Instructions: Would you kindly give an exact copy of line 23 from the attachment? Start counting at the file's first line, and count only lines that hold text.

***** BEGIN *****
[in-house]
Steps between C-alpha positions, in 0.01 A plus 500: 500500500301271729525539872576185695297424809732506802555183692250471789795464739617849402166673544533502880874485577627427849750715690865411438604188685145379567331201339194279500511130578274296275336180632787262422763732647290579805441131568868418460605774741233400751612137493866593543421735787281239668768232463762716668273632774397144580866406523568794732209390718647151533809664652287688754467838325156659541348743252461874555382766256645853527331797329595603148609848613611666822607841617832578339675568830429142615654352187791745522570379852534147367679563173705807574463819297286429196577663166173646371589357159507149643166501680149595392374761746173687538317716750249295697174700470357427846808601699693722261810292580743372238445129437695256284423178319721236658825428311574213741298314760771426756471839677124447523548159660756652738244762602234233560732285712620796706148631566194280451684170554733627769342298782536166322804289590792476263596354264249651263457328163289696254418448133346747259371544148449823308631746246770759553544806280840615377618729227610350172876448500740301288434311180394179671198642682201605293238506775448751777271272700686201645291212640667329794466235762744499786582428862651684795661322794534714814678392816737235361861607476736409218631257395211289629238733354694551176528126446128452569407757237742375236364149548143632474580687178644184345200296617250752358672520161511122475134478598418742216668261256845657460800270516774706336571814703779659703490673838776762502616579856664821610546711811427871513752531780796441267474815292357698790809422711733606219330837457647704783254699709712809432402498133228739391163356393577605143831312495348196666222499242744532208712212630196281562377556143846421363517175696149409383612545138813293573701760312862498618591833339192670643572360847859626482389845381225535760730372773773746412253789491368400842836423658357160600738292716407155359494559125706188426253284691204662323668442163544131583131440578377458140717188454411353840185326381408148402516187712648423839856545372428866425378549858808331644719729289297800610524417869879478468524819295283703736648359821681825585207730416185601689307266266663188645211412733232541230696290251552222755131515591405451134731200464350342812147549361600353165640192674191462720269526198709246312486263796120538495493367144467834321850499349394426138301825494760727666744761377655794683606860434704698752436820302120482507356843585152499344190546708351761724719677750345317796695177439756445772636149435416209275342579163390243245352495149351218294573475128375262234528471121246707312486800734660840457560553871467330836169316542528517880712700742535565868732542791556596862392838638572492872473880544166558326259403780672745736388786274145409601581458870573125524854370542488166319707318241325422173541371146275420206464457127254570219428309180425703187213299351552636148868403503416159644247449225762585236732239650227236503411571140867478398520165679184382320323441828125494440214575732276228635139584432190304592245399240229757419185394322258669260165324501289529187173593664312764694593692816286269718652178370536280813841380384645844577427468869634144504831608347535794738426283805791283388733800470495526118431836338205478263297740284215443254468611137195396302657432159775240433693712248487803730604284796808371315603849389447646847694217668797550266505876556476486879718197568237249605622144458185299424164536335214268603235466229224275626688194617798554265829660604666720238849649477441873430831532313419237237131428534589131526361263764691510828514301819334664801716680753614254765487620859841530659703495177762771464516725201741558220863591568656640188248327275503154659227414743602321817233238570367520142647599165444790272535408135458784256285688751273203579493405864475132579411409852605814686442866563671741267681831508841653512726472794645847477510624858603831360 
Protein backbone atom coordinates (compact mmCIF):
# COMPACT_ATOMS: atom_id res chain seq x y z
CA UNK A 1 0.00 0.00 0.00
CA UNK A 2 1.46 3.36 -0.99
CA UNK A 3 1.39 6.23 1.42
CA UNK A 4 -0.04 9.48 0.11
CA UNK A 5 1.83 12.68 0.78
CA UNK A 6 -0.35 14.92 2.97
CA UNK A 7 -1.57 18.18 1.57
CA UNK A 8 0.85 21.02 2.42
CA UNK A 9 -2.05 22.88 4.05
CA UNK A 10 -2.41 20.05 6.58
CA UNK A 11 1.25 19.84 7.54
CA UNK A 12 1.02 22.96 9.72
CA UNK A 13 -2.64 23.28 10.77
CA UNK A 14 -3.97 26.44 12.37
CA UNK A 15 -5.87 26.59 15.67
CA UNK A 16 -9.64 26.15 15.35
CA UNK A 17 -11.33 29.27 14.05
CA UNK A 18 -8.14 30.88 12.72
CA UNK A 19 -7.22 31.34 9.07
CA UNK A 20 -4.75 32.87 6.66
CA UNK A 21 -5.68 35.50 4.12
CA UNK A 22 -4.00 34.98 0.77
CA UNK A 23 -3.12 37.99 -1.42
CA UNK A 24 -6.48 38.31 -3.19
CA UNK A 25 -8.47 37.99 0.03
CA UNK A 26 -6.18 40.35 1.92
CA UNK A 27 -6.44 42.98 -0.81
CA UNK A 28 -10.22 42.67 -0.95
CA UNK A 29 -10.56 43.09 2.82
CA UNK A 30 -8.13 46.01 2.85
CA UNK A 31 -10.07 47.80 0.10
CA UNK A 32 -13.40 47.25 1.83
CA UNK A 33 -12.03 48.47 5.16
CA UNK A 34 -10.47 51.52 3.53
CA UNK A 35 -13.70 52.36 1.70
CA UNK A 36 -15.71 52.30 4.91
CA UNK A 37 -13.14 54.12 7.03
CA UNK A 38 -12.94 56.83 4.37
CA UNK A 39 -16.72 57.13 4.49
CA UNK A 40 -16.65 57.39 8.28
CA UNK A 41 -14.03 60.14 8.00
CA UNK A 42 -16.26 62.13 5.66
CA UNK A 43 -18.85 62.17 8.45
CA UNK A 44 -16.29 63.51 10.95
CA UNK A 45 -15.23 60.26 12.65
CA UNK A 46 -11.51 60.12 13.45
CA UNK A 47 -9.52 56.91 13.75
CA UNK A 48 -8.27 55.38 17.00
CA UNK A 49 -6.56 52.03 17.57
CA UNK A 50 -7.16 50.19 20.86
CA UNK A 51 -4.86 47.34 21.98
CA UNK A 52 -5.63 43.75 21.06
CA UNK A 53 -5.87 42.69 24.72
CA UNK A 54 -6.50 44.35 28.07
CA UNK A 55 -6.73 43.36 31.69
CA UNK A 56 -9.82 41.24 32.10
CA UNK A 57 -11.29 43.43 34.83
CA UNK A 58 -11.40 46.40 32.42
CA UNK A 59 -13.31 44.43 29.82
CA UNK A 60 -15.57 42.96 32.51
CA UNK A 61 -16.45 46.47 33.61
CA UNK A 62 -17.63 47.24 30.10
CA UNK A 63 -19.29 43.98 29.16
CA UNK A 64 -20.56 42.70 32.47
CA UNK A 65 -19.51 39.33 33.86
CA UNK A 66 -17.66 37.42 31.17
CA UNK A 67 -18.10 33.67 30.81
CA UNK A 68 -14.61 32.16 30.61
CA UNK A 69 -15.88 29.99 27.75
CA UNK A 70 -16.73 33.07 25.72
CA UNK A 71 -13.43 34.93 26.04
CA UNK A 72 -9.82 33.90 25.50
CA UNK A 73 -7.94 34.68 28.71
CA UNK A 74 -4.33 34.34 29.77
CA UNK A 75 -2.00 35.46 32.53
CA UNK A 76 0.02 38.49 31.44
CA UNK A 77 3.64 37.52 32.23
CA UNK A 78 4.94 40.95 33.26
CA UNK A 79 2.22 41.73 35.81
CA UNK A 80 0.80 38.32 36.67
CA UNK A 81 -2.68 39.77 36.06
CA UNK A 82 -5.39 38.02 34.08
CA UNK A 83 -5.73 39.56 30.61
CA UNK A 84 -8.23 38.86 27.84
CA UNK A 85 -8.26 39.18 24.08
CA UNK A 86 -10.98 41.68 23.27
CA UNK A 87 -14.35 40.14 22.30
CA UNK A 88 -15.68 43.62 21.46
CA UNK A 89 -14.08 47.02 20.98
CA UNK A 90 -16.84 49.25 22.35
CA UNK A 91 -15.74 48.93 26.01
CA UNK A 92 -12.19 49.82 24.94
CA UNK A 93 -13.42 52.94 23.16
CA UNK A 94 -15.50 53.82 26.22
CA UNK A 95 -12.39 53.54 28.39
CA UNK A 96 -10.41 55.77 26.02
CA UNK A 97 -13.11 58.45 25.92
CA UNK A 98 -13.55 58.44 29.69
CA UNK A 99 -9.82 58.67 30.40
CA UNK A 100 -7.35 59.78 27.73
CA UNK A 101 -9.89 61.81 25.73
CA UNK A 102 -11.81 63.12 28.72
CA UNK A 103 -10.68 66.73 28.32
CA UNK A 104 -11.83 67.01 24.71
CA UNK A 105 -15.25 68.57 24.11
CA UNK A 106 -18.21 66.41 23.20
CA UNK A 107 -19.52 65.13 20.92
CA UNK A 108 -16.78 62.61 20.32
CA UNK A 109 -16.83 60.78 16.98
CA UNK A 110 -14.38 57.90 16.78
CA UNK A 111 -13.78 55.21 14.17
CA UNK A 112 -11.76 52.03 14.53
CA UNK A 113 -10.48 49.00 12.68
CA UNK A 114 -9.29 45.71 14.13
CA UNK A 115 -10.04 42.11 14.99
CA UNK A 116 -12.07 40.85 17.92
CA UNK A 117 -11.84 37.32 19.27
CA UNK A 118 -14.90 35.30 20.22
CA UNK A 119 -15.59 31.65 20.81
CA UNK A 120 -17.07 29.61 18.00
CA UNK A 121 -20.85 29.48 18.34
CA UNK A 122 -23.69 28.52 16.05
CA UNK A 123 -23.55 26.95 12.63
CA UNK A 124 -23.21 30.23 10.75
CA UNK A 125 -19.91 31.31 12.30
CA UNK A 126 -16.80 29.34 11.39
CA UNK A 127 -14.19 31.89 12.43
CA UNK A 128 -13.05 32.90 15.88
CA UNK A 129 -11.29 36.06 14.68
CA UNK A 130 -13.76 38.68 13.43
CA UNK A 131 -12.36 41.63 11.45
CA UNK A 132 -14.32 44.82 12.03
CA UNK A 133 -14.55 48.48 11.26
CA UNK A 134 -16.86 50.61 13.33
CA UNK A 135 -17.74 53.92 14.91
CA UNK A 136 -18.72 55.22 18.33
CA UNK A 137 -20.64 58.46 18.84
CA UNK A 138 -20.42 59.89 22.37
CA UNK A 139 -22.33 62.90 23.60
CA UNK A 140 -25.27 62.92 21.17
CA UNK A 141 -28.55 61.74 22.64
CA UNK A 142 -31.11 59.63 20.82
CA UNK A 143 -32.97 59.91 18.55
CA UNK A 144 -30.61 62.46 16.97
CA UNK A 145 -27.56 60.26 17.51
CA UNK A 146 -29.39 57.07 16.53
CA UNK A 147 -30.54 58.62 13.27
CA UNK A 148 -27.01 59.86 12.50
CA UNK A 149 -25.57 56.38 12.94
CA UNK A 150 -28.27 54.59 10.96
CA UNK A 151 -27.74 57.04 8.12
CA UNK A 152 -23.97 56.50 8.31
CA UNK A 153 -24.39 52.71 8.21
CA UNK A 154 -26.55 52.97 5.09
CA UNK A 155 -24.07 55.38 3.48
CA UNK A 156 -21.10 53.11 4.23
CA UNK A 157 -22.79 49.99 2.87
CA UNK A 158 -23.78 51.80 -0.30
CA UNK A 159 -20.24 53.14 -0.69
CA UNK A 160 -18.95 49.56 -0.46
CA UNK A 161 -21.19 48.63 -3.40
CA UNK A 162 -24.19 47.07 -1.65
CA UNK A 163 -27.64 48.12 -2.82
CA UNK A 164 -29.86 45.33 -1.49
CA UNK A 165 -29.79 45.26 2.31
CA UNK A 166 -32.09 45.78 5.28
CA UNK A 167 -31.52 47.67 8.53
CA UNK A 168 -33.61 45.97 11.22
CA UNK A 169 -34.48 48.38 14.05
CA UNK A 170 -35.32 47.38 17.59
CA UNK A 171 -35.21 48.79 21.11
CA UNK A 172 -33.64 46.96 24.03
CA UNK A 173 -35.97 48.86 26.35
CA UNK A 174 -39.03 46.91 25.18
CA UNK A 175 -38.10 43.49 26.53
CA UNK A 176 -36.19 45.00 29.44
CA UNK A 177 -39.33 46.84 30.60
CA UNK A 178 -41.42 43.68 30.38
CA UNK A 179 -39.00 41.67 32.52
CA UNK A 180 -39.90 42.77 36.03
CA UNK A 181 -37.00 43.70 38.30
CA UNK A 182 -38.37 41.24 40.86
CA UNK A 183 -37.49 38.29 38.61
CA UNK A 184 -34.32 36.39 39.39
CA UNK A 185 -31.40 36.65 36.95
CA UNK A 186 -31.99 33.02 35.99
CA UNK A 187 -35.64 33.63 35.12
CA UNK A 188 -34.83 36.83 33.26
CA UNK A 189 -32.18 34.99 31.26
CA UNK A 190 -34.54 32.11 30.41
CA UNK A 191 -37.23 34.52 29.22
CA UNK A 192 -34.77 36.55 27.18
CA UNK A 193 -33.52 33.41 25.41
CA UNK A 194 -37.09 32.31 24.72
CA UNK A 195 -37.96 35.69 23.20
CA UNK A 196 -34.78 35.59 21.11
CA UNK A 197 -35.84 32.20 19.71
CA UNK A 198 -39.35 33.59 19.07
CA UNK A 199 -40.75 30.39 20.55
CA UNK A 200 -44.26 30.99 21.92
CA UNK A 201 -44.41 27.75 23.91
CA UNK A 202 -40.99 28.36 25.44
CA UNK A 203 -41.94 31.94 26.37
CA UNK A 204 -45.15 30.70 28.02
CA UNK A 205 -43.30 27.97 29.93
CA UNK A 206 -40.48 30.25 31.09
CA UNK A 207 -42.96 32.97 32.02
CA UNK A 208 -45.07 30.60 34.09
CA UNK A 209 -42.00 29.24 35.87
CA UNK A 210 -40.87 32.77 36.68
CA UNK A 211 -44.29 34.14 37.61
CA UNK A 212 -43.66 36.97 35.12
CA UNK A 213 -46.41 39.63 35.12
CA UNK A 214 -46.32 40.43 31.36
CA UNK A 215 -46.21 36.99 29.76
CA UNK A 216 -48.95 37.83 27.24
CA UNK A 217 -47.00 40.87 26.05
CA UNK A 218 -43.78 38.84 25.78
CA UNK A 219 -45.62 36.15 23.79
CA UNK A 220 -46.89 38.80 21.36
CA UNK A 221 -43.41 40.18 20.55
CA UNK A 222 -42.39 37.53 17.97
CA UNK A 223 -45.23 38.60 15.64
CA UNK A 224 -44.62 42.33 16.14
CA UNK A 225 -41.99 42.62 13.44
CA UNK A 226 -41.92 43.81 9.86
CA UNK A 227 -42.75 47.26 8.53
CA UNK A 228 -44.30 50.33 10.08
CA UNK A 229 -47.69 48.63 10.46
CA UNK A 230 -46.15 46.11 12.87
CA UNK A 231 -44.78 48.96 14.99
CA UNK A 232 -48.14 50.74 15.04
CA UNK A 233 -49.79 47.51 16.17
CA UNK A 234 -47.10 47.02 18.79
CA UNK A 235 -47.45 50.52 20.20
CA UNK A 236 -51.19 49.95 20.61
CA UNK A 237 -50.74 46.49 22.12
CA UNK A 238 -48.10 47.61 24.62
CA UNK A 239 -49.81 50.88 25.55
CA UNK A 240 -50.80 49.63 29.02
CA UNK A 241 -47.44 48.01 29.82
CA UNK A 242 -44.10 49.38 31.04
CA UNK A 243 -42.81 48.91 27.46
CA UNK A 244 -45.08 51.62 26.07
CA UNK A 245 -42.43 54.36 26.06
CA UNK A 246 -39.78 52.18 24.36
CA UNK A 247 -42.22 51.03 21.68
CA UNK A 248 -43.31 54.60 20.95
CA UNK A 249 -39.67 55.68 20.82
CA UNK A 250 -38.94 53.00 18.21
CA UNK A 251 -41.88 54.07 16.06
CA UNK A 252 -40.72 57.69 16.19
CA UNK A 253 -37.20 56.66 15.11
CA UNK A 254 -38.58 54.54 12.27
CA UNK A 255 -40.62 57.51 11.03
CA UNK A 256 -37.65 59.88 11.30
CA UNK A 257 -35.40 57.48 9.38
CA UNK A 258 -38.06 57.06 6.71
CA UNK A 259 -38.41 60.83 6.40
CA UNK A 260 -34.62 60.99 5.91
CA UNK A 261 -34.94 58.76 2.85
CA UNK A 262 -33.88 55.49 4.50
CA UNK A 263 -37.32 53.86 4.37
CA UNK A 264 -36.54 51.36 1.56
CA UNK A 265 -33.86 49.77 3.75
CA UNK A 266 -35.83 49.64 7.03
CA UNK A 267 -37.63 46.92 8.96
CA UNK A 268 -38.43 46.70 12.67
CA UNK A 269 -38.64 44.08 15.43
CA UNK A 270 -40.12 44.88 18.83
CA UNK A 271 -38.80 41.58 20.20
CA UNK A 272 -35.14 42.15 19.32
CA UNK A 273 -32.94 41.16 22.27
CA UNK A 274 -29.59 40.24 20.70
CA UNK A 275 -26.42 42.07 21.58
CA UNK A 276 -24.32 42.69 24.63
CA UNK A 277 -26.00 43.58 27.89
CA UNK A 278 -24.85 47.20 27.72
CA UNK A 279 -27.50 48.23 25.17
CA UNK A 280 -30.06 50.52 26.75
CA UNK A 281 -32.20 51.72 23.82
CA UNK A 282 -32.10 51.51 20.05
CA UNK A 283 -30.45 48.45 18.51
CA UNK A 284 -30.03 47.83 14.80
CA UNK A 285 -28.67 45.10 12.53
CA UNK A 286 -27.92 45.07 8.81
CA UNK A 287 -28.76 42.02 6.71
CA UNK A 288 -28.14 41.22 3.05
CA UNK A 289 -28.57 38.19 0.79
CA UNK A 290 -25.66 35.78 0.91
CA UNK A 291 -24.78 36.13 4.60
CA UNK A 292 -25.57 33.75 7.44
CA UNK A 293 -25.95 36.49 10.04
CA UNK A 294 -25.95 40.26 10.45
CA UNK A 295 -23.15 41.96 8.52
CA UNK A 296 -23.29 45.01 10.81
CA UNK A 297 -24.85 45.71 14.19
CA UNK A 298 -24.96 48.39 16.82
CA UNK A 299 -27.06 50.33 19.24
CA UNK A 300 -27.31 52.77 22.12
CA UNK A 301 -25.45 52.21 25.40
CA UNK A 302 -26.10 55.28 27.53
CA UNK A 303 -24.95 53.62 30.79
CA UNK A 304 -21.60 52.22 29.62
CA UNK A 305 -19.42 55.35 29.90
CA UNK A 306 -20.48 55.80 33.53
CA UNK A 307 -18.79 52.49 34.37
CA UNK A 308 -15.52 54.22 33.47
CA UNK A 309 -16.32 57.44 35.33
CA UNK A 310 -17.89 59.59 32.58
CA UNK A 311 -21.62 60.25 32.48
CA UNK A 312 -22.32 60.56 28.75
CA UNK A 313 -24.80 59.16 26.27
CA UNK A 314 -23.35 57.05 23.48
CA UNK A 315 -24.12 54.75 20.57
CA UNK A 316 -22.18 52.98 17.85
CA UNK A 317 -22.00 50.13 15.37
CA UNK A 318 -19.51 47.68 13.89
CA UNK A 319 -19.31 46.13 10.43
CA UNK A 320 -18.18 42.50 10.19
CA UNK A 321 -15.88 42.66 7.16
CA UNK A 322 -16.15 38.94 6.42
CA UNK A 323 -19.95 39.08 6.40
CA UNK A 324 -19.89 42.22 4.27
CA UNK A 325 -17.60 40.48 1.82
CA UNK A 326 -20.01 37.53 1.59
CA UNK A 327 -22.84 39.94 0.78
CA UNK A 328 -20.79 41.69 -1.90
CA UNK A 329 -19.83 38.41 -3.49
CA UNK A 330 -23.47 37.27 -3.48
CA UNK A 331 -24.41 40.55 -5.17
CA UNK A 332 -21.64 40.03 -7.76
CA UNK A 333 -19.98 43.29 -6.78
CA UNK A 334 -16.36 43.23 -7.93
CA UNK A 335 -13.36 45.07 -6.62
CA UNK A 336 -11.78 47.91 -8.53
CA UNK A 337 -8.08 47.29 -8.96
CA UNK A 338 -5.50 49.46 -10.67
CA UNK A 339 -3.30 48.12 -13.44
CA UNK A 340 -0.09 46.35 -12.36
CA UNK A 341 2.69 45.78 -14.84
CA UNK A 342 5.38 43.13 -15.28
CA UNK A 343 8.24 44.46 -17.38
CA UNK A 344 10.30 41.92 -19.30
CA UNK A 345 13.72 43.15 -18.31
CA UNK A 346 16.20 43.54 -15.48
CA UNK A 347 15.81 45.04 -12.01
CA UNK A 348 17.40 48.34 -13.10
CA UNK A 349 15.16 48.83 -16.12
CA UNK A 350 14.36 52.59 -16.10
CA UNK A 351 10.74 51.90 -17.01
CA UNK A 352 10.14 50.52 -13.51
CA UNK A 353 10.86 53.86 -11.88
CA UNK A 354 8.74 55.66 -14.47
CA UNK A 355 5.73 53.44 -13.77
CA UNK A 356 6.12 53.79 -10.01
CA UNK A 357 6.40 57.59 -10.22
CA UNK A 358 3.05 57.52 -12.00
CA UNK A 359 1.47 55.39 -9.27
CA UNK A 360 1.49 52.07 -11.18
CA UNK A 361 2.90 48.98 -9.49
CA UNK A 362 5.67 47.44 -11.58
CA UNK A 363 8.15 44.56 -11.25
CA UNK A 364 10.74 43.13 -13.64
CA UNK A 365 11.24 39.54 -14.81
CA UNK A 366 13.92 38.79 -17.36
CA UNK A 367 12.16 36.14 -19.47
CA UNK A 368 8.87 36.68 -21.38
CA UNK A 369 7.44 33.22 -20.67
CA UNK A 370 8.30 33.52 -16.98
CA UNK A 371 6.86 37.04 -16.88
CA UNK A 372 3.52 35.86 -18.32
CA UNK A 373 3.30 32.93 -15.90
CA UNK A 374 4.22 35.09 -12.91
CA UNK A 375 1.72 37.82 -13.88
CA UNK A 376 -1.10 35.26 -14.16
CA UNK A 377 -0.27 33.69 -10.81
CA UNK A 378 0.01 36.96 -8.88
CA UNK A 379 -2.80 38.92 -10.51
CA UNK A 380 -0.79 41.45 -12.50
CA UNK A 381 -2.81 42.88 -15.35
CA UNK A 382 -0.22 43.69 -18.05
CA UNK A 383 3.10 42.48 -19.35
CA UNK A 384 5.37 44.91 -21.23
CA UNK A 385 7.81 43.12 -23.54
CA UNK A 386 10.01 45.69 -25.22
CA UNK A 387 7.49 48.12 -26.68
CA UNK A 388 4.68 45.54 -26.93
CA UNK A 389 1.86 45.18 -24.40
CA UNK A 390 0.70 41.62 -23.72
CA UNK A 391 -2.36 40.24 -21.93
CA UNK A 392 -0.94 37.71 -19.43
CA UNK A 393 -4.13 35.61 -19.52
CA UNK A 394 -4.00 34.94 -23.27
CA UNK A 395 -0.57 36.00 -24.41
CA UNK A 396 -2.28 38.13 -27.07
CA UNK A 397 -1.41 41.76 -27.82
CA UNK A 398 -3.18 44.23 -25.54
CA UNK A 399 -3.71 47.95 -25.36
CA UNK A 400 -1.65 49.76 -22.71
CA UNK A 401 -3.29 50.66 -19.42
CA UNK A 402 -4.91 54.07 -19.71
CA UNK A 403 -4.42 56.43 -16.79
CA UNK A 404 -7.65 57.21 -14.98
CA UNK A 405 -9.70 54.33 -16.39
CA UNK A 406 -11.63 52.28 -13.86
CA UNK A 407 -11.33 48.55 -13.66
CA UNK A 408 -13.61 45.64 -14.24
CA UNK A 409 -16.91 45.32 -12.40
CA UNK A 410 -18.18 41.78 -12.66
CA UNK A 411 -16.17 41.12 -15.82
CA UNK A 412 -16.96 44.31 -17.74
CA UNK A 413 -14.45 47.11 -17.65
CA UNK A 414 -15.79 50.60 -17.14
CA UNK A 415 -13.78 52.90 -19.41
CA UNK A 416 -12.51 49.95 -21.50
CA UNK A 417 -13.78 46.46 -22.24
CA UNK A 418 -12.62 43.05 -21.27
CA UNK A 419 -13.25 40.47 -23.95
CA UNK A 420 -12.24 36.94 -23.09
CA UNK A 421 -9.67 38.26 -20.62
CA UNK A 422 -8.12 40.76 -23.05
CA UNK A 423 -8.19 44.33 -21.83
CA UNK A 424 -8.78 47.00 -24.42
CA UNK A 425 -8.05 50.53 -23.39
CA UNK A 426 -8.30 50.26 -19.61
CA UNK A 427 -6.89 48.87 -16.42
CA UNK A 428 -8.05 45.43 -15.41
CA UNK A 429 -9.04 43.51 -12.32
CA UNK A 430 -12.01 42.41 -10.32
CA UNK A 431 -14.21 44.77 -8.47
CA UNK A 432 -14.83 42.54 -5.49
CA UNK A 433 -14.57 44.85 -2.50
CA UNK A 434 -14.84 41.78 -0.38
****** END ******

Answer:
CA UNK A 19 -7.22 31.34 9.07